This morning I caught the bus to work with a young man in a wheelchair and it made me think.
The young man will be about 13 and was making his way independently to school just like most of his peers; or not!
The bus duly arrived after navigating its way round parked cars, recycling lorries and turning traffic. The bus driver clearly did not see the young man in his wheel chair so stopped where most passengers could climb aboard. Meanwhile the young man was waiting by the side door which is fitted with a ramp. The driver still didn’t see him and when we pointed this out to her she had to move the bus to operate the ramp. Eventually this was done and our disabled passenger manoeuvred himself into the safe position on the bus.
His next problem was how to pay for his journey. The Oyster card reader is at the front of the bus, near the driver. Even if the bus had not been standing room only there would have been no way for him to get to the Oyster reader. How difficult would it be to install another Oyster reader in the space reserved for wheelchairs and buggies?
So we continue our journey until we arrive at the young man’s school. How does he tell the bus driver he wants to get off? Yet again he needed help from his fellow passengers and the bus driver needed to move the bus again until she could operate the ramp. Why not install a push button in the wheelchair space that flashed a light or a sounded a different bell in the driver’s cab so that any driver would know when the ramp was required?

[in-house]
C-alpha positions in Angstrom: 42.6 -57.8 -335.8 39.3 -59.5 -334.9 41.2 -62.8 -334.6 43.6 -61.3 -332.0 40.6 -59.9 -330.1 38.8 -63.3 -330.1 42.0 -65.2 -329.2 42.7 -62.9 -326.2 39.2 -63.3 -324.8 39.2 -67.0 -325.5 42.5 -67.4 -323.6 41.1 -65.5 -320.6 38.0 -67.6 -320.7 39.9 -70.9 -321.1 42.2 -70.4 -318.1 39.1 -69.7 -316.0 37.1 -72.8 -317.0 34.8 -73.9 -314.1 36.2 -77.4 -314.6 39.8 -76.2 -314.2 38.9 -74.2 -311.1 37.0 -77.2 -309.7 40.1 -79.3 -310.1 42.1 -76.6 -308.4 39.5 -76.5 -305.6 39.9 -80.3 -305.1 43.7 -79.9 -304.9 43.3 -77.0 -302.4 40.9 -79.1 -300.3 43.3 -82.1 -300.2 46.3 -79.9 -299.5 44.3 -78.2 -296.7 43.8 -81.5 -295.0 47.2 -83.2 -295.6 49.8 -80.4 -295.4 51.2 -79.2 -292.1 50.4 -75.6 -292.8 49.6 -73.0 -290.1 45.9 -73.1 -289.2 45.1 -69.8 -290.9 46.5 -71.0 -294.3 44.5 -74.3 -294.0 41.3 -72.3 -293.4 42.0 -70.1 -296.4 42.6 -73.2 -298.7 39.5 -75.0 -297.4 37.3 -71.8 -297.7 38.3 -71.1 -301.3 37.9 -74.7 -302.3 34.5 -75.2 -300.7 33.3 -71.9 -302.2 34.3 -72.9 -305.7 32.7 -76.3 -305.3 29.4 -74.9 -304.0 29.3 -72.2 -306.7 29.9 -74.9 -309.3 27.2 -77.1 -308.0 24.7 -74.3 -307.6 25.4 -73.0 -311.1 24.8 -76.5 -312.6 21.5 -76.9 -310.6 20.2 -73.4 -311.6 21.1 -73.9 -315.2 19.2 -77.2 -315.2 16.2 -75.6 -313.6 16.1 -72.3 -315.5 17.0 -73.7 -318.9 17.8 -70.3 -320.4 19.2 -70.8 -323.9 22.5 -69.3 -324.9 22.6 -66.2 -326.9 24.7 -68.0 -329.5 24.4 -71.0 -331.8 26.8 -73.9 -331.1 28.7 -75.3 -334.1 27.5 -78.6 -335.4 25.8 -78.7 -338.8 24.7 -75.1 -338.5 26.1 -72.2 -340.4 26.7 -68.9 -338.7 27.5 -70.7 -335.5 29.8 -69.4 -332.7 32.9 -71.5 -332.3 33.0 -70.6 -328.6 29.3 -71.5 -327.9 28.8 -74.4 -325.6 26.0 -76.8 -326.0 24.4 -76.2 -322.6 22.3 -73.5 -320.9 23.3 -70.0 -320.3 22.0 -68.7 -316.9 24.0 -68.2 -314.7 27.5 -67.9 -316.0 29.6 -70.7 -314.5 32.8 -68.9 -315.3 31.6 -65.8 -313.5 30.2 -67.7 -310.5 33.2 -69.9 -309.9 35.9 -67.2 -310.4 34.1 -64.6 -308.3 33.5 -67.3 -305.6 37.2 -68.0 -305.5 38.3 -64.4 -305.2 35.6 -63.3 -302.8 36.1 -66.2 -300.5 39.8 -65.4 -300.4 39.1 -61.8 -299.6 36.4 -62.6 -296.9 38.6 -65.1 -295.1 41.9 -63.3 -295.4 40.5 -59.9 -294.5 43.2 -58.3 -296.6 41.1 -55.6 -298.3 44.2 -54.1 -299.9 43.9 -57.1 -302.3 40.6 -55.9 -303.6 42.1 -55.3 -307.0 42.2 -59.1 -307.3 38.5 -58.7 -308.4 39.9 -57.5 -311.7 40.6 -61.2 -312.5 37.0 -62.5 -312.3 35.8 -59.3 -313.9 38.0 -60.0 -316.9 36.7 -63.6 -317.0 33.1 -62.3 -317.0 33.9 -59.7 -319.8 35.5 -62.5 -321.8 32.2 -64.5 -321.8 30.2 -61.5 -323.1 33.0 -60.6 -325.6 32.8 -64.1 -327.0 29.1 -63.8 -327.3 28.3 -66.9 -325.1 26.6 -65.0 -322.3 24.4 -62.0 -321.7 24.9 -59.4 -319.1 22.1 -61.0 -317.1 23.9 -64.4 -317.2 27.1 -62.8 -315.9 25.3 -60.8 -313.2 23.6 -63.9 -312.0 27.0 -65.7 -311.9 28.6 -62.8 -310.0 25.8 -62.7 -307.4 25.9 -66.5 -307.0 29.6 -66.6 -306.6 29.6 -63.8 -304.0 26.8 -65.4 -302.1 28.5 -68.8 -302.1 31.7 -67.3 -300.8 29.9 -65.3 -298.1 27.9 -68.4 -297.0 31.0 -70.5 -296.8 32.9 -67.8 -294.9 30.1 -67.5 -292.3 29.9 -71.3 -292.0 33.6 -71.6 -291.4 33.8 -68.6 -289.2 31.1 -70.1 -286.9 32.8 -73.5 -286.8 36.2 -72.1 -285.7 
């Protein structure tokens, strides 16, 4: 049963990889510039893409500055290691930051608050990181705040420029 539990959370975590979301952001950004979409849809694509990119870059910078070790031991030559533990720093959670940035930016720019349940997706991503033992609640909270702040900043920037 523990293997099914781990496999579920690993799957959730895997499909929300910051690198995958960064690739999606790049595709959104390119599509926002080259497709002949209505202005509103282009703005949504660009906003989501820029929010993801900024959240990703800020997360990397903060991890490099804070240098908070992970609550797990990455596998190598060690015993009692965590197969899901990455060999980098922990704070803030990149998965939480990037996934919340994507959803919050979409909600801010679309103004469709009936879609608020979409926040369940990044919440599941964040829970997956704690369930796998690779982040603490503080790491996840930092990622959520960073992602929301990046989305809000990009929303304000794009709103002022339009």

This young man is entitled to travel to school independently just like his peers but he couldn’t do it this morning without help from his fellow passengers. That can’t be right.
His experience certainly made me think. I thought we were improving accessibility on public transport in the UK but it takes more than a ramp to do this. The law requires public organisations to consult with disabled people about their services. This morning’s experience proved why this is so necessary. Every organisation, even small businesses needs to look at their services from their potential customers’ perspective. Just how accessible are those services to the young, the old, the disabled, parents with buggies etc? At the very least we need to put ourselves in our customers’ shoes or better still ask them for their opinions.